No heating: Renters left in the cold in major apartment complex

No heating : Renters left in the cold in major apartment complex

In the Vonovia apartments in Rüngsdorf, the heating has broken down once again. Left in the cold, tenants want to exert pressure on Germany’s largest residential property company.

It doesn’t matter whether they are young, old or ill - the tenants of the apartment complex on Mendelssohnstrasse and Kapellenweg have one thing in common: they are all sitting in the cold and freezing while outside temperatures become more wintry. In 2016, there were reports of a major heating outage in the residential complex. Two years later, it’s the same news.

Vonovia is Germany's largest residential property company. "Being the market leader is inextricably linked with responsibility - responsibility for the approximately one million people who live in our buildings", reads the company's website. Tenant Udo Skomorowsky is not feeling this sense of responsibility. For years he and his fellow tenants have been complaining about recurring heating outages. Up to 15 times a year.

In October 2016 he reported it being only 16 degrees Celsius in his living room. Last week it happened again, the entire heating system went out. On Thursday evening it was just 14 degrees in Skomorowsky's apartment. The worst thing for him: he feels abandoned by his landlord. "I called the service hotline several times and was promised it would be fixed (but nothing happened)." On Saturday, December 15, he turned to the hotline again. He was told a Cologne company would repair it on that same day. But on Sunday morning it was still cold in the apartment complex.

"I picked up the phone again and complained. The employee told me that the heating had already been repaired. But now there was no more oil in the heating tank," lamented the tenant. This was a shock for him, that one of the largest apartment rental companies in Germany couldn’t manage to keep the oil tank filled.

"Why am I paying for heat, anyway? It's always cold."

Renter Janine Djuric is also appalled. Since 2008 she has been living in the complex, where the heating breaks down almost every winter. Vonovia doesn't take her complaints seriously, she explains: "Why the uproar?", she said she was told, when she reported that her apartment had dropped down to eleven degrees. "I just don't understand how they can constantly buy up everything in Bonn." Because every time she looks around for other affordable apartments, she ends up back at Vonovia. "Why do I even pay for a heated apartment? It's always cold, and I always have a cold," says Djuric. And that even though she suffers from respiratory illness.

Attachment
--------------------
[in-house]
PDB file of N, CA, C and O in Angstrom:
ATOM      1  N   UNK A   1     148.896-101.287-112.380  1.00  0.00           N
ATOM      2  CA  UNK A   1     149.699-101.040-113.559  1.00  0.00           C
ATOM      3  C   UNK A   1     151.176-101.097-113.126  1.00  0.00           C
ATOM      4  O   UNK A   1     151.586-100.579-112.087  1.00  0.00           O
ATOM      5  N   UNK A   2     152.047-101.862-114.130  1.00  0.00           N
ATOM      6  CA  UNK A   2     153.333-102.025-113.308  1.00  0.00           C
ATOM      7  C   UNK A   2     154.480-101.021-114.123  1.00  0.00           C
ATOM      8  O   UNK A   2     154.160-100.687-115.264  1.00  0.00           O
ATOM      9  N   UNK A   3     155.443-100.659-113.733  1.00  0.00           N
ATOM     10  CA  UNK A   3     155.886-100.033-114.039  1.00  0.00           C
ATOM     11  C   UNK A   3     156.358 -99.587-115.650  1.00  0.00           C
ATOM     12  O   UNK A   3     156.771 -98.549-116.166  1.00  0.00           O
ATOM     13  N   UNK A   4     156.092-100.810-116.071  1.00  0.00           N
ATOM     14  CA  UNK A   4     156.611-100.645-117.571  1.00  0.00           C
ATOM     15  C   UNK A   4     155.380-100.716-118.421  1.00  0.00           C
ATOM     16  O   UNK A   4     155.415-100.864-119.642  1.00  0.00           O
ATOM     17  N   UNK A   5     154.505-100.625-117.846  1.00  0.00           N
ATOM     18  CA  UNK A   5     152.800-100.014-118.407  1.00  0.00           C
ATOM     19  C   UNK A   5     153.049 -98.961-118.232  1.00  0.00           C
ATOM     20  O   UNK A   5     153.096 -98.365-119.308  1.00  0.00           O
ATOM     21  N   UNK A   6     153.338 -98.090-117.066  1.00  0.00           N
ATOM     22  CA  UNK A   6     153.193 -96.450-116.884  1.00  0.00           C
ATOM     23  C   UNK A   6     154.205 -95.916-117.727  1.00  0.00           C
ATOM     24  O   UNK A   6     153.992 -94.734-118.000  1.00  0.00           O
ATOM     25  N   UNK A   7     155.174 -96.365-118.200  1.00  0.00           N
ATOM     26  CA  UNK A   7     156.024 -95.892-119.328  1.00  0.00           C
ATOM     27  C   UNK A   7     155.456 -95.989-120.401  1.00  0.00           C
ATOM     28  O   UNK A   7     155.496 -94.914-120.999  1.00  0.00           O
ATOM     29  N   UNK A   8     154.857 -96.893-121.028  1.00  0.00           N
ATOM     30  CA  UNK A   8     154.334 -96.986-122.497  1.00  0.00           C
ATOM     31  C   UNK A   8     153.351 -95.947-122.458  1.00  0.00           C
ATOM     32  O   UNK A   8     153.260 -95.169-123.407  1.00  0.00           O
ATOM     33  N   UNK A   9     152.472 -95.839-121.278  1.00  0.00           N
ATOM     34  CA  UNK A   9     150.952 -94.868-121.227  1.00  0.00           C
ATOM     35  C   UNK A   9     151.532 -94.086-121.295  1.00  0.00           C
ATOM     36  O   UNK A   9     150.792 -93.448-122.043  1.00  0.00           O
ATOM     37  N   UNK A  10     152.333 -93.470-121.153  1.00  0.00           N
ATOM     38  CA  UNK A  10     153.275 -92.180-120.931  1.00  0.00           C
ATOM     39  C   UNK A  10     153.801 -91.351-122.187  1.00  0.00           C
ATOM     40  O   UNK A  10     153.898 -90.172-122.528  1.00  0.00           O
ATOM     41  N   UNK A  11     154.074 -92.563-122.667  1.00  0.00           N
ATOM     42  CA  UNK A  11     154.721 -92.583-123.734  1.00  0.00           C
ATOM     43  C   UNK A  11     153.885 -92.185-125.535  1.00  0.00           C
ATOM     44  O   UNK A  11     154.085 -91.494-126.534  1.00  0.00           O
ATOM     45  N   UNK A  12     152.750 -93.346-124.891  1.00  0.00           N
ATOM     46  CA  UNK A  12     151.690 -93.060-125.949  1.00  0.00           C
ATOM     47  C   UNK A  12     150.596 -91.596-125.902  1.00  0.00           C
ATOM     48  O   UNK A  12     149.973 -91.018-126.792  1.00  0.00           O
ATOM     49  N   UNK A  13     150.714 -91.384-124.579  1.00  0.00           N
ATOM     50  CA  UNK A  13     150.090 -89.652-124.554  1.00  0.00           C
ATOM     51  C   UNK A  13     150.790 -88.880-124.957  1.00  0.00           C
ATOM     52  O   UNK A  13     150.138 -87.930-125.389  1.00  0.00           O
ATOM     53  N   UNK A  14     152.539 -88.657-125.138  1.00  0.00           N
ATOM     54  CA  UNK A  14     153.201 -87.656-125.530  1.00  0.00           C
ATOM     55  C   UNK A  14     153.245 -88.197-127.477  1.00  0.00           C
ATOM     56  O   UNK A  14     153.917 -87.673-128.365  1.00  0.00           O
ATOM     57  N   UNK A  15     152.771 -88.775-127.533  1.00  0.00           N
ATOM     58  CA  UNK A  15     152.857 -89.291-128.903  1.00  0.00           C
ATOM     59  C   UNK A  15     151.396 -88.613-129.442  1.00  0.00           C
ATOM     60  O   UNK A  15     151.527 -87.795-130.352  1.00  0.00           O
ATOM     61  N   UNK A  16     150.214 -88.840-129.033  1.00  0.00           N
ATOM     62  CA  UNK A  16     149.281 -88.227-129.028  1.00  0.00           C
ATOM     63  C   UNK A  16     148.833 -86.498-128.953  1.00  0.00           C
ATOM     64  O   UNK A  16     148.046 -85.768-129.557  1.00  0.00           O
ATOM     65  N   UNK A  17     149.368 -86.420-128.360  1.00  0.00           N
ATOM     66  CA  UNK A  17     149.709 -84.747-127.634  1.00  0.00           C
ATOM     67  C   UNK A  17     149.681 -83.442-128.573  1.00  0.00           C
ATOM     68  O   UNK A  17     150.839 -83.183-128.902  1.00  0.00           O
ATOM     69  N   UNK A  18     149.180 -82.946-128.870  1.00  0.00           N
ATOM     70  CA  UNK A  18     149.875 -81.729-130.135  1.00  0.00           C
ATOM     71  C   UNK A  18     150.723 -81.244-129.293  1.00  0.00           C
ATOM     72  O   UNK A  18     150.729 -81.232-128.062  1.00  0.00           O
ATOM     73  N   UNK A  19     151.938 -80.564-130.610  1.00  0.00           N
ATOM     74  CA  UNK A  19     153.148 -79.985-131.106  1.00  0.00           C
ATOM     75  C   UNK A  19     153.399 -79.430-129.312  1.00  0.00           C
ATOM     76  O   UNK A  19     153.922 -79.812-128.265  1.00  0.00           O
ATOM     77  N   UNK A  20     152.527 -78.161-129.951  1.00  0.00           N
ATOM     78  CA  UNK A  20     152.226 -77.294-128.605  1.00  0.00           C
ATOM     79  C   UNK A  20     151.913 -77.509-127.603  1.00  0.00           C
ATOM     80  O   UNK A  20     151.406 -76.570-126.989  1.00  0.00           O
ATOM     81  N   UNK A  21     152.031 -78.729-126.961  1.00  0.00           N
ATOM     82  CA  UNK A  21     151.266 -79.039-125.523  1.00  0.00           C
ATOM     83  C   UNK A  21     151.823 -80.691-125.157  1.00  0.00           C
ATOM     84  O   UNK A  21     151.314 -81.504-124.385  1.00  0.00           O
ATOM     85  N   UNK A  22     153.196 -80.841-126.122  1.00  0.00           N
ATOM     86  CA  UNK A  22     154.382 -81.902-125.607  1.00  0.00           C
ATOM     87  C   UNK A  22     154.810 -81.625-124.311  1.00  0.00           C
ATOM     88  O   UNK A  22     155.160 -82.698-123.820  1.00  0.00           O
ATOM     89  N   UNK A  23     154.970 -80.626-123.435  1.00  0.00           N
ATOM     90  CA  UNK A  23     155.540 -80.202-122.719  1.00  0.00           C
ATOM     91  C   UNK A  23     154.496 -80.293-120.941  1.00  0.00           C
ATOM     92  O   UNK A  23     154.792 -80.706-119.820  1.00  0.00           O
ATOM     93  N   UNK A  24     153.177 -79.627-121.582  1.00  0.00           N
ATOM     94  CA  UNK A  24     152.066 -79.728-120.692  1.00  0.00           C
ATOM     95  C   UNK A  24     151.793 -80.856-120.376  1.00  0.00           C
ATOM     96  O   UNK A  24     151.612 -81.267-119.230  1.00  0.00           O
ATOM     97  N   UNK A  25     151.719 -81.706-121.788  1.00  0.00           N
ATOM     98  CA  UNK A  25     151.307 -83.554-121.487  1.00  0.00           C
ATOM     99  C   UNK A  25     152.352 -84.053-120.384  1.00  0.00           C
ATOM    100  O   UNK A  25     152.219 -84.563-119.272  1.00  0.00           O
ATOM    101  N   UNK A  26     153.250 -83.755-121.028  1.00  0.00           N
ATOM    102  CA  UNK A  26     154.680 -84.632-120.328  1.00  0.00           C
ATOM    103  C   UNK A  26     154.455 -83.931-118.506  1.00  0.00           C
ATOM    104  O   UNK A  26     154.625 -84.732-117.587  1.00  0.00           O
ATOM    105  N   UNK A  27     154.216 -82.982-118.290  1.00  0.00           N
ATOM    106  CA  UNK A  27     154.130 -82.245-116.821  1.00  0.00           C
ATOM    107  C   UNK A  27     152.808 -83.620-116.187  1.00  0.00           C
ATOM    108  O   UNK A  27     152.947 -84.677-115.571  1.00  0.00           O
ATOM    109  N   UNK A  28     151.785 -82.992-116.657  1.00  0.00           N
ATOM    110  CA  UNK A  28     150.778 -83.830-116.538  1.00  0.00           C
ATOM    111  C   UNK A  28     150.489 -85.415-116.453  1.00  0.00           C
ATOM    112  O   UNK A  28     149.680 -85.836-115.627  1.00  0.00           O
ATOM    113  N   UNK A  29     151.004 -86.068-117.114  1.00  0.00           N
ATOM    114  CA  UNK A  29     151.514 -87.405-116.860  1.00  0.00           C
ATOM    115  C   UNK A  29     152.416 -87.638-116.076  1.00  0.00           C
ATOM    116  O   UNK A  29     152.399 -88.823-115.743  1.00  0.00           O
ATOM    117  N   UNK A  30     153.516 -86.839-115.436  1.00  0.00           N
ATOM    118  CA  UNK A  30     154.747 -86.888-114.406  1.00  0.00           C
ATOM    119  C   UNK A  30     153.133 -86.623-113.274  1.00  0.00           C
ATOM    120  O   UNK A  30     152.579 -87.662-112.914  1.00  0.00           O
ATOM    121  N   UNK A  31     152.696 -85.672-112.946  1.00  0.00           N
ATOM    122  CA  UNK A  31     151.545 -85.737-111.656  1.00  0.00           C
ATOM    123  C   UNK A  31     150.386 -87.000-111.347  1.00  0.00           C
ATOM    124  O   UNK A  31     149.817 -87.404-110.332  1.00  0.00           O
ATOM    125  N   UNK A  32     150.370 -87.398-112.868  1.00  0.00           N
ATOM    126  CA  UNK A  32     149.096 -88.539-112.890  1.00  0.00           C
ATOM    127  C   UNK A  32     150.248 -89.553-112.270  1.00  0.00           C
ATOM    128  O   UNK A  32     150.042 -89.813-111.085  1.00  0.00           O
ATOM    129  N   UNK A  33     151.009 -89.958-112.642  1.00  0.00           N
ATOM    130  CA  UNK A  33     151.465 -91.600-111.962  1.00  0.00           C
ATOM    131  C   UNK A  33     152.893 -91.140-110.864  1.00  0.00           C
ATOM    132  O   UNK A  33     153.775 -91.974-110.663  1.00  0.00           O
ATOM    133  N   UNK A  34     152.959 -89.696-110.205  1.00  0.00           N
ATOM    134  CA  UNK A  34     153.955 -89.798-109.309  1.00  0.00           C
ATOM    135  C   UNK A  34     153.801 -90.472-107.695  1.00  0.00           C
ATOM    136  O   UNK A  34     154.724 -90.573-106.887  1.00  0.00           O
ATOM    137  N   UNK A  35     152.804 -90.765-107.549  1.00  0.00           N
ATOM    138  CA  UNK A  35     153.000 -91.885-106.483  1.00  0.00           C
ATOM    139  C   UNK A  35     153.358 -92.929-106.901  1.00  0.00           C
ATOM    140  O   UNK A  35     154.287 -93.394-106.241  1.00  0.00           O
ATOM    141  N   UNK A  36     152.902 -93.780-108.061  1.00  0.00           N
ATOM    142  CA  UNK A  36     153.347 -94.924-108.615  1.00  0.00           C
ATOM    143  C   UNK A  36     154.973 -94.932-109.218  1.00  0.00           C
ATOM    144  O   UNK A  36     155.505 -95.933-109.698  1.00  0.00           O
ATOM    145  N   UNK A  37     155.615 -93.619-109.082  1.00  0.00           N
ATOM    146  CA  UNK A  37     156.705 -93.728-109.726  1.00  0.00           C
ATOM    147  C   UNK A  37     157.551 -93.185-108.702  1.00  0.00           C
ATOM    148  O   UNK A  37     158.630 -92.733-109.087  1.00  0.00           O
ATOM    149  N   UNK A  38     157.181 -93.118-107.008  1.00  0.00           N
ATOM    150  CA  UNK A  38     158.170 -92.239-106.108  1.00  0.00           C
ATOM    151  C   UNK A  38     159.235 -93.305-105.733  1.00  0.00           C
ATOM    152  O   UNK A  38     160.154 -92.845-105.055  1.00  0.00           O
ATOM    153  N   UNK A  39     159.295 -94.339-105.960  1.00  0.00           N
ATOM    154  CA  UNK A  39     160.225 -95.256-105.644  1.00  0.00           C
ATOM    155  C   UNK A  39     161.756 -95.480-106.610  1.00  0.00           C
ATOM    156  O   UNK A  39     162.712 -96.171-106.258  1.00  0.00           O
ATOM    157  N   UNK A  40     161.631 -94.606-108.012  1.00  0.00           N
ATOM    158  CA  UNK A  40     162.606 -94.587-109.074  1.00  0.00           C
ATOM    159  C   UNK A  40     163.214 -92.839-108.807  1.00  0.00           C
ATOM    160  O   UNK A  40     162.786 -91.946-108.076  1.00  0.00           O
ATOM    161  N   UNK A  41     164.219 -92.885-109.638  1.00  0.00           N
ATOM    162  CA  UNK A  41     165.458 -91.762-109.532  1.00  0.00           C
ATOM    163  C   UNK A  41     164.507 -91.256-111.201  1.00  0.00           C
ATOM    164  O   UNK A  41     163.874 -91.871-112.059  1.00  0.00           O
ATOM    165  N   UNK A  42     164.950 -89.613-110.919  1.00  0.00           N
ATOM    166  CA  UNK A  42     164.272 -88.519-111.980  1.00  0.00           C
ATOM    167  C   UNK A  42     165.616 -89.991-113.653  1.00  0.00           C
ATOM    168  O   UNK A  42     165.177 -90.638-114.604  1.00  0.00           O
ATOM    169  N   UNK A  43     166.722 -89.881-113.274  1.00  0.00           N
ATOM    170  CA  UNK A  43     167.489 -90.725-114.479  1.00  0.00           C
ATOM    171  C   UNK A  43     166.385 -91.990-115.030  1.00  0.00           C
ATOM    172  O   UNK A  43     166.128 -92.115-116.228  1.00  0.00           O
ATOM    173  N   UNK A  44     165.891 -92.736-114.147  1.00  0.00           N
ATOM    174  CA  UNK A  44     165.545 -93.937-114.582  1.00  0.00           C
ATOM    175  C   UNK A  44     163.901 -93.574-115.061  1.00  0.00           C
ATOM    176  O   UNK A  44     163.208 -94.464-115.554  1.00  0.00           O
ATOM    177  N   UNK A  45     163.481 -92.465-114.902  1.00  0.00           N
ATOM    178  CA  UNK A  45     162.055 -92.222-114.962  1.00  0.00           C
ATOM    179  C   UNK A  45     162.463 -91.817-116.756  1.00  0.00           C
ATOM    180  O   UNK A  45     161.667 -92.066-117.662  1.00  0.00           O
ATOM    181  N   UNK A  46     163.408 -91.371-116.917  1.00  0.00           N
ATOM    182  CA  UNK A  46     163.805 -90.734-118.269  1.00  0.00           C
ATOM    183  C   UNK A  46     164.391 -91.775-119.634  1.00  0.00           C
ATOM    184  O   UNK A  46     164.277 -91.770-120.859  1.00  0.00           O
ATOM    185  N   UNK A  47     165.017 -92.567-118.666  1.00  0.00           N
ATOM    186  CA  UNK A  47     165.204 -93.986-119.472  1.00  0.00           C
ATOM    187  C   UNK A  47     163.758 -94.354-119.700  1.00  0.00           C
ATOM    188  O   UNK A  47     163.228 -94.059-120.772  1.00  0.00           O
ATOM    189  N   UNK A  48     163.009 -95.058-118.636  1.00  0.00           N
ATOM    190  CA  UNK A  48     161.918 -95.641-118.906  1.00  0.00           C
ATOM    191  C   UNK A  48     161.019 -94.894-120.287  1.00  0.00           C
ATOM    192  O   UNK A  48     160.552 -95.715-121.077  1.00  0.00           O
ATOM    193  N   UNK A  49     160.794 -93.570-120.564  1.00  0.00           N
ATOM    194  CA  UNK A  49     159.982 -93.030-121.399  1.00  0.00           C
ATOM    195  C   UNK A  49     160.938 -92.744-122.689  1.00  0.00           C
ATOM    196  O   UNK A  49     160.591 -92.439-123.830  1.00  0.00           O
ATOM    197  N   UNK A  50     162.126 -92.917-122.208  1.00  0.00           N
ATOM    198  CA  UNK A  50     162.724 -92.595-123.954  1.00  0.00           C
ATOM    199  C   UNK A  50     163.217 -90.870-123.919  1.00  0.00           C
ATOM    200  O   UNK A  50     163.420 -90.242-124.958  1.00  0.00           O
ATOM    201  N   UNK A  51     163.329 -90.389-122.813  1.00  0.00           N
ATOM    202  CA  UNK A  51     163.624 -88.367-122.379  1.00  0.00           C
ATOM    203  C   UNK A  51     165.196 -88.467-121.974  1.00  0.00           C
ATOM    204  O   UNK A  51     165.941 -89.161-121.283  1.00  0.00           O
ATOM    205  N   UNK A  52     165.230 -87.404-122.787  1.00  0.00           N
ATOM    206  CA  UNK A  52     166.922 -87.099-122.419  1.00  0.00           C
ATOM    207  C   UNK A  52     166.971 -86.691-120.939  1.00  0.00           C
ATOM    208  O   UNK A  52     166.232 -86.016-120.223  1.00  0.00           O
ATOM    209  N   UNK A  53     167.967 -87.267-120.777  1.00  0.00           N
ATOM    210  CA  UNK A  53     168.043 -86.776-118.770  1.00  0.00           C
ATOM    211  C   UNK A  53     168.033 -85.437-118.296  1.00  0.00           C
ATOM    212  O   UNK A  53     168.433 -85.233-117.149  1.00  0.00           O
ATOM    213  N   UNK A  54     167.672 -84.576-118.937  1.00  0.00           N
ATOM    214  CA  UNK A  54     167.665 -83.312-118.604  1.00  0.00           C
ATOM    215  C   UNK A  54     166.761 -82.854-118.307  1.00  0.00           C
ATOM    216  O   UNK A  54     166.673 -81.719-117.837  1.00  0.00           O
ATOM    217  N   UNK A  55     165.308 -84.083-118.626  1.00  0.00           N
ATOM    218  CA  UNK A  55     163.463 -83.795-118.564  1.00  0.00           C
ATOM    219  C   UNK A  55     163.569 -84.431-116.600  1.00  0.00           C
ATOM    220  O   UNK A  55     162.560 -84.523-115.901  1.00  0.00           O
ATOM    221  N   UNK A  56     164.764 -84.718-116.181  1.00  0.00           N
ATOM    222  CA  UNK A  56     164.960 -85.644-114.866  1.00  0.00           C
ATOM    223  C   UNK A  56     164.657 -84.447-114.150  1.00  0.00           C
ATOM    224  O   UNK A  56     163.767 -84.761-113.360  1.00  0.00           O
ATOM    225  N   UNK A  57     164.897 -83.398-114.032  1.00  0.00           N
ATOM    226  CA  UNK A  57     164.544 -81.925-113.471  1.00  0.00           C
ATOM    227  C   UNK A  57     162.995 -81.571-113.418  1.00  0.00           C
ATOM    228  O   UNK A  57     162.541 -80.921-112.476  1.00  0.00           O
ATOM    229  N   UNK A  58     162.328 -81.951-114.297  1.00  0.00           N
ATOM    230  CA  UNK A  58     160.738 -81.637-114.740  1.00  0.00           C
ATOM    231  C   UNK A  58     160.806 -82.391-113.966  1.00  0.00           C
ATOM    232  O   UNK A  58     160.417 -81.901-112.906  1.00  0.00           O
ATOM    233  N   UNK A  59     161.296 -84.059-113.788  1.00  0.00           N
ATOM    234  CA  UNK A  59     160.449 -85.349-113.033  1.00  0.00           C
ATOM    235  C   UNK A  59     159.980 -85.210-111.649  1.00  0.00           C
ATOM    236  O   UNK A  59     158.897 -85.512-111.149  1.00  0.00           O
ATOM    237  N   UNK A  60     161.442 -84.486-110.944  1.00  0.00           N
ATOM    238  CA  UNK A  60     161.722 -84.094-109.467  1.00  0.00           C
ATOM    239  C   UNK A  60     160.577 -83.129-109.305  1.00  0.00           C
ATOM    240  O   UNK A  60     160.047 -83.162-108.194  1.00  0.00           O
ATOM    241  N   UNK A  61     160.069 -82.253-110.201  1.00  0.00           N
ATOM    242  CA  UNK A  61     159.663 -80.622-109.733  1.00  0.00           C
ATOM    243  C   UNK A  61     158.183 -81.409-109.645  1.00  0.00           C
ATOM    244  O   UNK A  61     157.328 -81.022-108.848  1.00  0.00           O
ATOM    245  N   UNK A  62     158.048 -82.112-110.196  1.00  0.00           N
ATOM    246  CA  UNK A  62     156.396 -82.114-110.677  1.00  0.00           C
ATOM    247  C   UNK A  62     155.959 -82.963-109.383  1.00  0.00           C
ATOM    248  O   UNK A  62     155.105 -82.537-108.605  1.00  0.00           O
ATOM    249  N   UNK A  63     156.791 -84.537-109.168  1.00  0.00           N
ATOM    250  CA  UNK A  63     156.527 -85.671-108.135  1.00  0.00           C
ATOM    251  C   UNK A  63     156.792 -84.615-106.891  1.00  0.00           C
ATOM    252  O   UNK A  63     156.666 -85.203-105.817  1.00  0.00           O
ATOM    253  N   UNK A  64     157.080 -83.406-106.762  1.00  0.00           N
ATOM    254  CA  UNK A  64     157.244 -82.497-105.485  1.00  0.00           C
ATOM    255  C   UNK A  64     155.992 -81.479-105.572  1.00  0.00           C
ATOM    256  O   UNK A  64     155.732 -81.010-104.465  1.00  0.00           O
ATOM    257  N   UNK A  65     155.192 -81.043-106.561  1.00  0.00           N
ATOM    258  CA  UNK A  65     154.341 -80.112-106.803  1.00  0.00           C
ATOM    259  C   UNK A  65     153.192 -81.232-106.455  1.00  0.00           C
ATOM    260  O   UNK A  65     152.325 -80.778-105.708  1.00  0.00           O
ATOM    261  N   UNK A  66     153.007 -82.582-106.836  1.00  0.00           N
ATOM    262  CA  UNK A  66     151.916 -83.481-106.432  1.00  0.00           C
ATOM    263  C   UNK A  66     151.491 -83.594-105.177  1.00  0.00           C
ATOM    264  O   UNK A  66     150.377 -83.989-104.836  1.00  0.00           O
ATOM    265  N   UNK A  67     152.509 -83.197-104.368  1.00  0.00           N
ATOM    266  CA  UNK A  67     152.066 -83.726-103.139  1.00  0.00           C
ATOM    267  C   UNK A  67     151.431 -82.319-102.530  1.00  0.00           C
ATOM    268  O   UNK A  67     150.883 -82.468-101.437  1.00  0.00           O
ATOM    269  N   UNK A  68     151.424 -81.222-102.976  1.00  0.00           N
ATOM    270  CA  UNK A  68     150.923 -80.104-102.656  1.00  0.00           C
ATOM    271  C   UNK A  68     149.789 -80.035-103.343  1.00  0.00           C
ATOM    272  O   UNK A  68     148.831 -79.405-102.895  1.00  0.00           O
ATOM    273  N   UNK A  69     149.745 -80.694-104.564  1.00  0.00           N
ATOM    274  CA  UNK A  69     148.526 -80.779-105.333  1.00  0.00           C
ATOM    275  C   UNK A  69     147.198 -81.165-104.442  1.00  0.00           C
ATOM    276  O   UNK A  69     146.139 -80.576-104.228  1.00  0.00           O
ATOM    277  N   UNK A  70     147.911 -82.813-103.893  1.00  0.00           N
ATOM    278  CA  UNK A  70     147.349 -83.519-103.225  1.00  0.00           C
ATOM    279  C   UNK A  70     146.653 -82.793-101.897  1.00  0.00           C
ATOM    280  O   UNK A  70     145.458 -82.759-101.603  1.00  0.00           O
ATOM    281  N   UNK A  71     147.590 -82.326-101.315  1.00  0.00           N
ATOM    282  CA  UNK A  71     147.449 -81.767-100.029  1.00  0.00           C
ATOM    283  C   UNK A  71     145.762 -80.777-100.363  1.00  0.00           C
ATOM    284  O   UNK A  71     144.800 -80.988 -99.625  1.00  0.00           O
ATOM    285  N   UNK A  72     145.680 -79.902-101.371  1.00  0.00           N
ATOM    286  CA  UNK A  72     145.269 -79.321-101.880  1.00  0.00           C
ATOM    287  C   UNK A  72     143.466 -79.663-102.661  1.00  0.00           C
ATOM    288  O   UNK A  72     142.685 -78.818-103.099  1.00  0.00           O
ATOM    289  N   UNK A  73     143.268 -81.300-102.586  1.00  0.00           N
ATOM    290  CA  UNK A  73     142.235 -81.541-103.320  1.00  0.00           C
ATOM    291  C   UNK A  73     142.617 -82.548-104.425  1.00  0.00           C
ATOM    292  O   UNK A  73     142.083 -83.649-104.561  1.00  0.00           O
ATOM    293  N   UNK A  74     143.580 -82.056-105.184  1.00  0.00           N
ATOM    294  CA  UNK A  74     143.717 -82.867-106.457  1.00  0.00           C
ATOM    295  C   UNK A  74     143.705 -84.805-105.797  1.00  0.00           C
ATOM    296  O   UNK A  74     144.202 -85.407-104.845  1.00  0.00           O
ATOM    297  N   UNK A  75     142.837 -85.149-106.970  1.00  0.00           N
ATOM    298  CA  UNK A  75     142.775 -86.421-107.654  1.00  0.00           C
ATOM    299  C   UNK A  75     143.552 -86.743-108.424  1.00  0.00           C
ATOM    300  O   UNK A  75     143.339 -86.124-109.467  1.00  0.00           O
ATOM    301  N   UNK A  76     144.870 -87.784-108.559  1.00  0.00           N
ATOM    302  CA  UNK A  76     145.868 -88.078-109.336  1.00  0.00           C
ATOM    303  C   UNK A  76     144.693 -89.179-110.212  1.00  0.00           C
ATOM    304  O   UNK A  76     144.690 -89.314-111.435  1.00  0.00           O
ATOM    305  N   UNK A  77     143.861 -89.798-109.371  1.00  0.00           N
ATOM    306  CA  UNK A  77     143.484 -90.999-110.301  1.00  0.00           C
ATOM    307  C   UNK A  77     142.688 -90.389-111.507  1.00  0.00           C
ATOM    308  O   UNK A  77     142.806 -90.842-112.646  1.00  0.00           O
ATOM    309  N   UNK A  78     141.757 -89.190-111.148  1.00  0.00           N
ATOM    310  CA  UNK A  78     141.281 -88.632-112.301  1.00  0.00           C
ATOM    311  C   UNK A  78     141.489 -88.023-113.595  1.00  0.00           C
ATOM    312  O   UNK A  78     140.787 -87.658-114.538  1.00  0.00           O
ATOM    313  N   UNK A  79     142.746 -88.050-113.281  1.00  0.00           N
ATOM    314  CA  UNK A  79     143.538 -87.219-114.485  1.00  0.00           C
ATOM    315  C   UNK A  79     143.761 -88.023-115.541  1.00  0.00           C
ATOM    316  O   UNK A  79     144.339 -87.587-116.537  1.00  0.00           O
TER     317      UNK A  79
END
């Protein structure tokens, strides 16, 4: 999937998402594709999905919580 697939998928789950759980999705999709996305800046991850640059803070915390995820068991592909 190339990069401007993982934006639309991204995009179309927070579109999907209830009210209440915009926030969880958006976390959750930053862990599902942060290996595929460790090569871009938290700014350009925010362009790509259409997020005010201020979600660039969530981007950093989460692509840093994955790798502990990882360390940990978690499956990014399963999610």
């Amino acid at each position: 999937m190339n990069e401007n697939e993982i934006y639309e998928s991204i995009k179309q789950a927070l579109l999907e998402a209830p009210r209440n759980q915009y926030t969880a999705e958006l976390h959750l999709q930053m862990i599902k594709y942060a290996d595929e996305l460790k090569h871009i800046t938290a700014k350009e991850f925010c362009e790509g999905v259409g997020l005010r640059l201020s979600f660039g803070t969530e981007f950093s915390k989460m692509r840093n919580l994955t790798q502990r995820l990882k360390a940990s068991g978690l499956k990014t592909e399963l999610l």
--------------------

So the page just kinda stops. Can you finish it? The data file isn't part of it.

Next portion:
The mother of her friend also lives in the complex. "The woman is seriously ill with cancer - terminally ill. And now she has the flu. Below me lives a family with three children. The smallest has freezing cold fingers and has been sniffing for days." "The causes for the (heating) breakdowns can be very different," says Vonovia spokesman Max Niklas Gille. Currently, air in the lines is probably the problem. And delivery times for spare parts delay the repair work, among other things. "We totally understand that such a situation is extremely annoying for the tenants, especially at this time of year. If tenants have a different impression, we very much regret that." The tenants could contact management and together they would look for a solution, for example a possible compensation.

Bernhard von Grünberg of the Bonn-Rhein-Sieg Tenants' Association sees Vonovia as a "cumbersome bureaucracy". The general problem is the old systems, which are always breaking down, especially the heating systems and elevators. "All these facilities are getting on in years, and the spare parts are missing. The costs of maintenance are borne by the company alone, so they don't earn a quick buck." They need to be put under pressure for something to happen.

This is exactly what the residents of the apartment complex are doing now, they are declaring war on Vonovia. A tenant has already filed a lawsuit against the company for bodily harm. Other tenants also want to sue. "We want to set up a tenant initiative to better represent our interests to the company," Skomorowsky says. Everyone is fully involved and prepared to stop paying rent. "For them, it's all about money. If that doesn't come, they will act," adds Djuric. The closing words: "I just hope to come to a warm apartment tonight."

(Orig. text: Kim Forster; Translation: ck)

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